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Professional Learning

Improving Your Practice Through A Self-Coaching Framework

Picking a single problem to work on and mapping out strategies to tackle it can help teachers overcome their biggest challenges.

October 20, 2020
Man takes notes while working on his laptop
Tetiana Soares/ iStock

No one has all the answers right now, not even the experts. Too often we use professional learning as a space to try to give the solutions we think teachers need. Instead, we should focus on how we can use the professional learning space to work with teachers as they try to figure out how to solve challenges for themselves.

Teachers have the answers to a lot of the problems we’re facing. When teachers are given the time and support to devote toward designing solutions to challenges that have arisen, students end up with personalized solutions that fit their needs. As former teachers, Darcy Bakkegard—my co-author on the book The Startup Teacher Playbook—and I have made it our mission to create professional learning that’s differentiated to support and coach teachers. It’s better for students. It’s empowering for teachers.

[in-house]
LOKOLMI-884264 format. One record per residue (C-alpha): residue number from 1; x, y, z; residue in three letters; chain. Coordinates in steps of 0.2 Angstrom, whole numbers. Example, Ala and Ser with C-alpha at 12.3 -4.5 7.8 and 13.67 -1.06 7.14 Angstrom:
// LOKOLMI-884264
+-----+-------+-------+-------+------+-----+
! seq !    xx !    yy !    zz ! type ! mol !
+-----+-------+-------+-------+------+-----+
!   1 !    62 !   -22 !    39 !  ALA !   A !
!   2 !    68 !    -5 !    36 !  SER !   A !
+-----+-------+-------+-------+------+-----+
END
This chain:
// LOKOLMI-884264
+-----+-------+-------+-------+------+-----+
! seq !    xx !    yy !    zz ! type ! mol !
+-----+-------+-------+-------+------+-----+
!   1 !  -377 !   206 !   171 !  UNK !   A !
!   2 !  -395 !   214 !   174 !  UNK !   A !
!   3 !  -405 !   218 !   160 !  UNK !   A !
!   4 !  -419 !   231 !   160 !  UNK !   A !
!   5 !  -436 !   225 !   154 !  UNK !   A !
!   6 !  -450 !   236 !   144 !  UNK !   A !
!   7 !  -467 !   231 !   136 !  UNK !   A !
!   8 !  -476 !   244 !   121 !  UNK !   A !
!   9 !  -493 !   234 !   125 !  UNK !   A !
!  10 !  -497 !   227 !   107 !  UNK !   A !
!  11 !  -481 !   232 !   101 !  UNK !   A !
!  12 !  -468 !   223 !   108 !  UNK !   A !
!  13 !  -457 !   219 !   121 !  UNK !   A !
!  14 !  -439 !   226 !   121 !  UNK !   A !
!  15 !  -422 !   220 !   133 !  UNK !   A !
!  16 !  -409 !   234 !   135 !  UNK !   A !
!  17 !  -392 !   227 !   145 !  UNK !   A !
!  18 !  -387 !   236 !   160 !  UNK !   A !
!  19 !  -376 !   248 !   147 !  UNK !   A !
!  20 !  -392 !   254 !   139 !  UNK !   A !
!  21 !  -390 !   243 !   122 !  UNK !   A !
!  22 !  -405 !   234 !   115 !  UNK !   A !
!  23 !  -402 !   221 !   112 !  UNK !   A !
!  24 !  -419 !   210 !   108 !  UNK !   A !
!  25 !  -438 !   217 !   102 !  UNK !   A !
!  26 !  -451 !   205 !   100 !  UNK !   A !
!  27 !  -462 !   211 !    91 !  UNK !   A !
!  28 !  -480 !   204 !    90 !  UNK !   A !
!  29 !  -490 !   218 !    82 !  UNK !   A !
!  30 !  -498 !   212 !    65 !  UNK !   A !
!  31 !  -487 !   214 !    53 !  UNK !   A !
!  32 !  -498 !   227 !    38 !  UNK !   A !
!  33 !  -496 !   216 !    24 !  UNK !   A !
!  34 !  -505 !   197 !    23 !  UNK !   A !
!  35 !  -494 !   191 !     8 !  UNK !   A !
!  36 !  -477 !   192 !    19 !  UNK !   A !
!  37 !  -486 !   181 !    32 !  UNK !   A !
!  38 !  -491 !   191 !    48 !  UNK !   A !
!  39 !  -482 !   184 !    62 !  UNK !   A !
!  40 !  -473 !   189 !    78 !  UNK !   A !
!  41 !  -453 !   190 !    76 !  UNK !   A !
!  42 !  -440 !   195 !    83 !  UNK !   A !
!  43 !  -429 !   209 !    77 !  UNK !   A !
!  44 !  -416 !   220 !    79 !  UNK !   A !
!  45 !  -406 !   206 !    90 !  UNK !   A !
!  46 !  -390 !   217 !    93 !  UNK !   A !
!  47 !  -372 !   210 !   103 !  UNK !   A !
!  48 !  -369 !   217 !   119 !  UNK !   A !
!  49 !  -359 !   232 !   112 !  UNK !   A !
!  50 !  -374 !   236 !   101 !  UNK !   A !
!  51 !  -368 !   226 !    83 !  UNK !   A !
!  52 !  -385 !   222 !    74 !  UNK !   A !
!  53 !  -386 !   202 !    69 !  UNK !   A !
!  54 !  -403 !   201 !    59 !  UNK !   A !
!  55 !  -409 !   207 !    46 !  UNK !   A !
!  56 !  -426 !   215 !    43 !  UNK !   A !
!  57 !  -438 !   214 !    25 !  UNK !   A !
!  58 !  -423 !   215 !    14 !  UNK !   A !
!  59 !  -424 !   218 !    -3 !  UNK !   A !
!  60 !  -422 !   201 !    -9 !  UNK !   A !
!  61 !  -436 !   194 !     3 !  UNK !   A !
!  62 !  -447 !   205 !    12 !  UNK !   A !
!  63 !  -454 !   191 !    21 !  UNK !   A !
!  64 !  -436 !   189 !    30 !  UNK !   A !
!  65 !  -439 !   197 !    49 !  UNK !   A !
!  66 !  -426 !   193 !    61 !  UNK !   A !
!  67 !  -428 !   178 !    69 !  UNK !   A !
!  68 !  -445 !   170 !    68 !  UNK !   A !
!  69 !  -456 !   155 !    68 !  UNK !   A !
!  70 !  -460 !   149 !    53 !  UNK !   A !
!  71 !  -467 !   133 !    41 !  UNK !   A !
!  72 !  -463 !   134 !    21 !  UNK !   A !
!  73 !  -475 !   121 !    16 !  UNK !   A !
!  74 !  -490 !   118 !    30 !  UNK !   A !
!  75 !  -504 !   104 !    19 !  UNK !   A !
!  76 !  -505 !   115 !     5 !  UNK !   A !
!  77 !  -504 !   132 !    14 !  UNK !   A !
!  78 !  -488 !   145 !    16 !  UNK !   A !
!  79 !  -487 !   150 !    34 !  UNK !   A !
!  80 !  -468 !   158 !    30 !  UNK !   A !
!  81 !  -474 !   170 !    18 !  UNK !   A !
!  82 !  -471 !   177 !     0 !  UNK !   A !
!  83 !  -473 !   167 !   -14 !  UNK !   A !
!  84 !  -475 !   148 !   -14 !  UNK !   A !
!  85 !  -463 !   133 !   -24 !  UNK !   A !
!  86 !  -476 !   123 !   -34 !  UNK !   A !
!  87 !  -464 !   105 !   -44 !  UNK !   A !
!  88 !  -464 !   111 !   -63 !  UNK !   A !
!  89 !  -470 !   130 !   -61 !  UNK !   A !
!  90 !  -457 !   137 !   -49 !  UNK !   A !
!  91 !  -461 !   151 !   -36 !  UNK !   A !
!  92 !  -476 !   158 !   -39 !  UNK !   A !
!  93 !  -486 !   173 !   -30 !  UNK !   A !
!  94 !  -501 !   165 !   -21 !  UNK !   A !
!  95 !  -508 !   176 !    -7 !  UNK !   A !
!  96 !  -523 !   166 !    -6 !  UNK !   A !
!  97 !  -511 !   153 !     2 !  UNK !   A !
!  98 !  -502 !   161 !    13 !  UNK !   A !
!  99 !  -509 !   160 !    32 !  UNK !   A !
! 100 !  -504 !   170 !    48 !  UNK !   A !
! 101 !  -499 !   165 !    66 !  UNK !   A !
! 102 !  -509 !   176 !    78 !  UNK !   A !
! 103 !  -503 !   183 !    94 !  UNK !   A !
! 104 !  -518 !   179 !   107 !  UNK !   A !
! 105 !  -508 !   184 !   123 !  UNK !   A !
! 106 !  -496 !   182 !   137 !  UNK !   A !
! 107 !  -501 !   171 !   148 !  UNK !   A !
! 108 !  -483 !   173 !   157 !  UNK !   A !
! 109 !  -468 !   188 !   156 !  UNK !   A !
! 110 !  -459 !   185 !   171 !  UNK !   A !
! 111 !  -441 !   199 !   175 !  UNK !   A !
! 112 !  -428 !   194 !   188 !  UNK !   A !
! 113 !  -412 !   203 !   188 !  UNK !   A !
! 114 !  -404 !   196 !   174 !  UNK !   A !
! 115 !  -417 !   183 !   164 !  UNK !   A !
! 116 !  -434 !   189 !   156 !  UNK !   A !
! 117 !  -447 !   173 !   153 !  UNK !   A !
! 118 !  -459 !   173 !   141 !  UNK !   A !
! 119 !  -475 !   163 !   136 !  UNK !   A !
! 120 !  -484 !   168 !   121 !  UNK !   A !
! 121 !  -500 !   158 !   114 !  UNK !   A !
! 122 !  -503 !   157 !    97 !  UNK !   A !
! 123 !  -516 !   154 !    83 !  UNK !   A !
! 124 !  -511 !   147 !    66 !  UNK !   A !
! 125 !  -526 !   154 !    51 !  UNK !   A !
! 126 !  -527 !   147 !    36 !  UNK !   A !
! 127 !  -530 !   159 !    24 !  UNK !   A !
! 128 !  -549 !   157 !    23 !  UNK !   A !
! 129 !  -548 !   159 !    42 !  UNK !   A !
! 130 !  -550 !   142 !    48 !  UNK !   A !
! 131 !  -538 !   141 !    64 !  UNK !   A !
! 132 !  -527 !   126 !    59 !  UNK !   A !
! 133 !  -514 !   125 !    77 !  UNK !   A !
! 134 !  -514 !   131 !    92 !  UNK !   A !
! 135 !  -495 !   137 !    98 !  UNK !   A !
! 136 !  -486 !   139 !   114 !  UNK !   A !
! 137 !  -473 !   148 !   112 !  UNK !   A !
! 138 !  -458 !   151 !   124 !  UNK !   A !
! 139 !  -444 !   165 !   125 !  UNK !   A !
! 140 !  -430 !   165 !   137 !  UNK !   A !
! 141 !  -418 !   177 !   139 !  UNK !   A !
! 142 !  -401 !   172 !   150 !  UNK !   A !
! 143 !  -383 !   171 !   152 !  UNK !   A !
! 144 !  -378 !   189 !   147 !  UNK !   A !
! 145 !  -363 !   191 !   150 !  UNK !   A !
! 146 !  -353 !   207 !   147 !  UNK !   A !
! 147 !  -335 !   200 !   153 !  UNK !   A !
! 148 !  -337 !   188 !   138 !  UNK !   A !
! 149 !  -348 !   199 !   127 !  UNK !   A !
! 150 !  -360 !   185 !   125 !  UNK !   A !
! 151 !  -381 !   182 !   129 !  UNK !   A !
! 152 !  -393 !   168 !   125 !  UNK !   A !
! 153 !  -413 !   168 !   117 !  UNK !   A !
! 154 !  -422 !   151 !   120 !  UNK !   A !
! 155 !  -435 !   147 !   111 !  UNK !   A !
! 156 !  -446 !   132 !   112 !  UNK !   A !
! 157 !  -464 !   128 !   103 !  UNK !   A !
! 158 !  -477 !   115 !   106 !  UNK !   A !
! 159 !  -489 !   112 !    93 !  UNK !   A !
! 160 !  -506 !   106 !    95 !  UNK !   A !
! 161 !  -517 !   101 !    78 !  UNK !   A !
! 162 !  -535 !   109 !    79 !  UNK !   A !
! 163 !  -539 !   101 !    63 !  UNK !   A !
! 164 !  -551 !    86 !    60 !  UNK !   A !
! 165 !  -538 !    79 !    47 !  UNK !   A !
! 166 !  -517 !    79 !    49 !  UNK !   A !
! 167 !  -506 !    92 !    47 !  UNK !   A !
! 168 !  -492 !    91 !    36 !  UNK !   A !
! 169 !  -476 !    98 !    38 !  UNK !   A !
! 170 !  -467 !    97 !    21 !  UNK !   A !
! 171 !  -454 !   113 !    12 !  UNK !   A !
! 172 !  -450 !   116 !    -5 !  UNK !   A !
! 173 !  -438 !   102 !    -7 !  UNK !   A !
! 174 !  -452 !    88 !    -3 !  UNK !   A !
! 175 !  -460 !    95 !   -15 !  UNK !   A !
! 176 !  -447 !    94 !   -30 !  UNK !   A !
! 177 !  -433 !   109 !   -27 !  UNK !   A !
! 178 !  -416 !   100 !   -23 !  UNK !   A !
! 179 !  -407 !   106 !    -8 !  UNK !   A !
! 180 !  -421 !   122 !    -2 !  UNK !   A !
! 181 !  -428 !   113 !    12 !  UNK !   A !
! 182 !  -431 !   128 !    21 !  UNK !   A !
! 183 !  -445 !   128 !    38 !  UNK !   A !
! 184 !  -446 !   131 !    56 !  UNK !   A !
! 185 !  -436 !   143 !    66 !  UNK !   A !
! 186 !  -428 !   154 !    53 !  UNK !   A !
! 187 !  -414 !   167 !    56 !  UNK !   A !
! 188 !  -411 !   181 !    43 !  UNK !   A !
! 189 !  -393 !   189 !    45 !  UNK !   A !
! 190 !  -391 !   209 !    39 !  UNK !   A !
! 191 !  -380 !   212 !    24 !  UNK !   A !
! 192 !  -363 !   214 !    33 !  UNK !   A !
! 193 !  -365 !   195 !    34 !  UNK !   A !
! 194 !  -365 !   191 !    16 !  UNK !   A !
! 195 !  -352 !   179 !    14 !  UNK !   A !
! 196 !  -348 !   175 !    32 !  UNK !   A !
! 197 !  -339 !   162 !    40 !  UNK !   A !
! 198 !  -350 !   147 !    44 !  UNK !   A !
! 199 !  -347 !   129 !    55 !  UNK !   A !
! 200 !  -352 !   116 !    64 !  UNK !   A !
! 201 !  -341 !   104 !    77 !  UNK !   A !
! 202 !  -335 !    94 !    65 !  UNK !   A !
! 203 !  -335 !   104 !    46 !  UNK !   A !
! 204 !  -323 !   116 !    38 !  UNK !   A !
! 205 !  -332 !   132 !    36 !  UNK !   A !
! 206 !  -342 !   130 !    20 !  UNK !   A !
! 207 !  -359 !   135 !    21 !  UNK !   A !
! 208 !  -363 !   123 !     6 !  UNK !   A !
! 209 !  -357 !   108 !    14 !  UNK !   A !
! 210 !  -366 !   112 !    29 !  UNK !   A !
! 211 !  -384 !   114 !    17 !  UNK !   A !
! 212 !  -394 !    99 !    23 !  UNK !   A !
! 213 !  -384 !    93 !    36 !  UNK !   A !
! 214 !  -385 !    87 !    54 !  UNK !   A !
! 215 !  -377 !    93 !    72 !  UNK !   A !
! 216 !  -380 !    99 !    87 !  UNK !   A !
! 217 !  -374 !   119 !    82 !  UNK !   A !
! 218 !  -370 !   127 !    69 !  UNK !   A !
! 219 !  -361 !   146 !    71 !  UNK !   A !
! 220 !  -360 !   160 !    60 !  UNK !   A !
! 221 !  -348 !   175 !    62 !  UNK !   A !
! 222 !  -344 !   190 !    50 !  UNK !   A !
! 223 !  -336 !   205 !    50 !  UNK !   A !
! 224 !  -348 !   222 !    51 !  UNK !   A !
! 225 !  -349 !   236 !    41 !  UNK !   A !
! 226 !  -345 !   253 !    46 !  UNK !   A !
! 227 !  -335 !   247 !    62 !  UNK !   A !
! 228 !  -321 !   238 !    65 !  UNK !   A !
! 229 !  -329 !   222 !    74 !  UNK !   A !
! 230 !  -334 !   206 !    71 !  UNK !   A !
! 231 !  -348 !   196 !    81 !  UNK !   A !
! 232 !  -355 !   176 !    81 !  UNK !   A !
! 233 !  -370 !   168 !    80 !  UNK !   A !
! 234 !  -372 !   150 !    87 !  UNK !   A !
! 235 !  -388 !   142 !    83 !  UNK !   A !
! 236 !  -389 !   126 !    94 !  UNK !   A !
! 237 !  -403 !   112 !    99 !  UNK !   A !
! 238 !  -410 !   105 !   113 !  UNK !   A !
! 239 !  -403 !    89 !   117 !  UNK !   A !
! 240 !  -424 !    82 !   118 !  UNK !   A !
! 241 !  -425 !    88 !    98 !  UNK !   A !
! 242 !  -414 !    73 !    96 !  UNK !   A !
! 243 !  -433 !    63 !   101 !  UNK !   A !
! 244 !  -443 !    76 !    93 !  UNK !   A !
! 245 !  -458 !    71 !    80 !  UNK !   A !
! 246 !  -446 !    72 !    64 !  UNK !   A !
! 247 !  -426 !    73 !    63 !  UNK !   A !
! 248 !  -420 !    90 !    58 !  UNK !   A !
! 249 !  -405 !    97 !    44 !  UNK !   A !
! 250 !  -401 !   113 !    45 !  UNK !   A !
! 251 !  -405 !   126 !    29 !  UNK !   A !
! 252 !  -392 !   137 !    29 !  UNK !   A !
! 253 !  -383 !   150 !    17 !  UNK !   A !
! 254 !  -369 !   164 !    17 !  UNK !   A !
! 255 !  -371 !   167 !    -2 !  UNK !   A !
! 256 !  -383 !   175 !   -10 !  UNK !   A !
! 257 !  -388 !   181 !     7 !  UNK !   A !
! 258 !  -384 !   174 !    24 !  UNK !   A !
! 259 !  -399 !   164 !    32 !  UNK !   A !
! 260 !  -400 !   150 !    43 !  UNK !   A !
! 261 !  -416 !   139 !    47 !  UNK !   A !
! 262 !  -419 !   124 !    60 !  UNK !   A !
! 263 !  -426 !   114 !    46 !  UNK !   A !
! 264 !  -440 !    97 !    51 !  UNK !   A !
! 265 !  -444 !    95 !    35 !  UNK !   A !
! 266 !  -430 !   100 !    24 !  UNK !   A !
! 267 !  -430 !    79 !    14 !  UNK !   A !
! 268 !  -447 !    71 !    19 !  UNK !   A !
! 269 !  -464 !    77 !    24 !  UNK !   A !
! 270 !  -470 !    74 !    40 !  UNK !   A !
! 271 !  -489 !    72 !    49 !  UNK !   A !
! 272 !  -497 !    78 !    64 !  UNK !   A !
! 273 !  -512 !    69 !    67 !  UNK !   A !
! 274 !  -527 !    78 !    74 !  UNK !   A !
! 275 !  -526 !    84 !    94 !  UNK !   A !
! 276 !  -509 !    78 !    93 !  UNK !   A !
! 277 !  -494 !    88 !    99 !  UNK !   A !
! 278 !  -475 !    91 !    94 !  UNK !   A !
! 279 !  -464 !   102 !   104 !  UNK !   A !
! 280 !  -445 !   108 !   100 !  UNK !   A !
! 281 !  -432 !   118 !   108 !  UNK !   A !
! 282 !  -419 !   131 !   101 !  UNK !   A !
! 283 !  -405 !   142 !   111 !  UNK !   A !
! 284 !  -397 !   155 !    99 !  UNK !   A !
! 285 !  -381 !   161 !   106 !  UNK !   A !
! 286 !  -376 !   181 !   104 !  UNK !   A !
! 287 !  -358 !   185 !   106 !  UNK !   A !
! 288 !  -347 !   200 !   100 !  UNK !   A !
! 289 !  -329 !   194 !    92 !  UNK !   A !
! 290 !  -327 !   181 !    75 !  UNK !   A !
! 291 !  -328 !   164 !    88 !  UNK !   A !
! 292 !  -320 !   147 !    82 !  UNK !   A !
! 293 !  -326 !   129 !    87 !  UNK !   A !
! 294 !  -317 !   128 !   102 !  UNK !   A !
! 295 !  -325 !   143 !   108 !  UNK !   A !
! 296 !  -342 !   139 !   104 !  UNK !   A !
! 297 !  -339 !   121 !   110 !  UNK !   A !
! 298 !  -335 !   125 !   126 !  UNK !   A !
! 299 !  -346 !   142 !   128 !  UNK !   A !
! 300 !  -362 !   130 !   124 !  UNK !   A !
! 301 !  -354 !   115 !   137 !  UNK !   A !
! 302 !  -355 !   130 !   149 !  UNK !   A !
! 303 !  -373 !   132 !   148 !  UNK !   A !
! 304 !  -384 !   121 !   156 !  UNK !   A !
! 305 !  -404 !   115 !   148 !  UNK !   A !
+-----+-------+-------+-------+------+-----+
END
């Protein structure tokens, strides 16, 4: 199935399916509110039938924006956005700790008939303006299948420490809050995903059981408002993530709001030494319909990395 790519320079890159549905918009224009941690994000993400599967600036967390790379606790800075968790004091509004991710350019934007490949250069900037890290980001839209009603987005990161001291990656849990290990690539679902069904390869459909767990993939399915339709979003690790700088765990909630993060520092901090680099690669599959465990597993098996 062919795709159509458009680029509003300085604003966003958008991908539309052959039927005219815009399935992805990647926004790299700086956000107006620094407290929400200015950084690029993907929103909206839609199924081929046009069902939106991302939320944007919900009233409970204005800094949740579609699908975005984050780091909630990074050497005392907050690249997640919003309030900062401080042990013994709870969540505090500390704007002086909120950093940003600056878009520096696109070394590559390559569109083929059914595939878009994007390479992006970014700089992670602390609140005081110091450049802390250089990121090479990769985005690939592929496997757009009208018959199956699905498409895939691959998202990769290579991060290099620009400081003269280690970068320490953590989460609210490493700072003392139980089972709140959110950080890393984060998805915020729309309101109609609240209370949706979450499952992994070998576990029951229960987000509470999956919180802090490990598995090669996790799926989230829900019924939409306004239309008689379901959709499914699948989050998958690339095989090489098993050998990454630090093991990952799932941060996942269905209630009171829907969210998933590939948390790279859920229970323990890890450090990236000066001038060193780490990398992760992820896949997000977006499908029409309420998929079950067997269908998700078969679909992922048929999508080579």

Our method is simple: We don’t tell teachers what to do. We simply guide teachers through a process where they can come up with the answers for themselves (and then we try to give professional development credit for their investment of time).

Here’s our process. Grab a piece of paper and guide yourself through, or use these steps to guide someone else through.

6 Steps to Effective Self-Coaching

1. Pick one idea or challenge to work on: Take a moment to reflect. Picture your classroom or school. List your current frustrations. Jot down things you’d like to improve or new ideas you have. List complaints that you hear from students. Write down requirements that you need to check off your list. Now prioritize. What’s most pressing? Which would most greatly benefit your students? Select that issue.

2. Decide your solution: Now it’s time to decide how you will take action. If you already have an idea in mind, great. If not, take some time to brainstorm some possibilities. Write down everything and anything that comes to mind. If possible, ask your students for input (highly recommended) or search the web for inspiration. Now select one idea you’d like to try. If you’re not sure which to choose, look for the idea that would have the greatest impact for your students and would require the least amount of energy.

For example, maybe students seem to be overloaded, and you’re wondering how to make life easier. Do you provide catch-up days? Do you need to communicate with your team to lighten the course load across the board? Do you join forces with another teacher for interdisciplinary learning? This is your space to get creative about what you could do.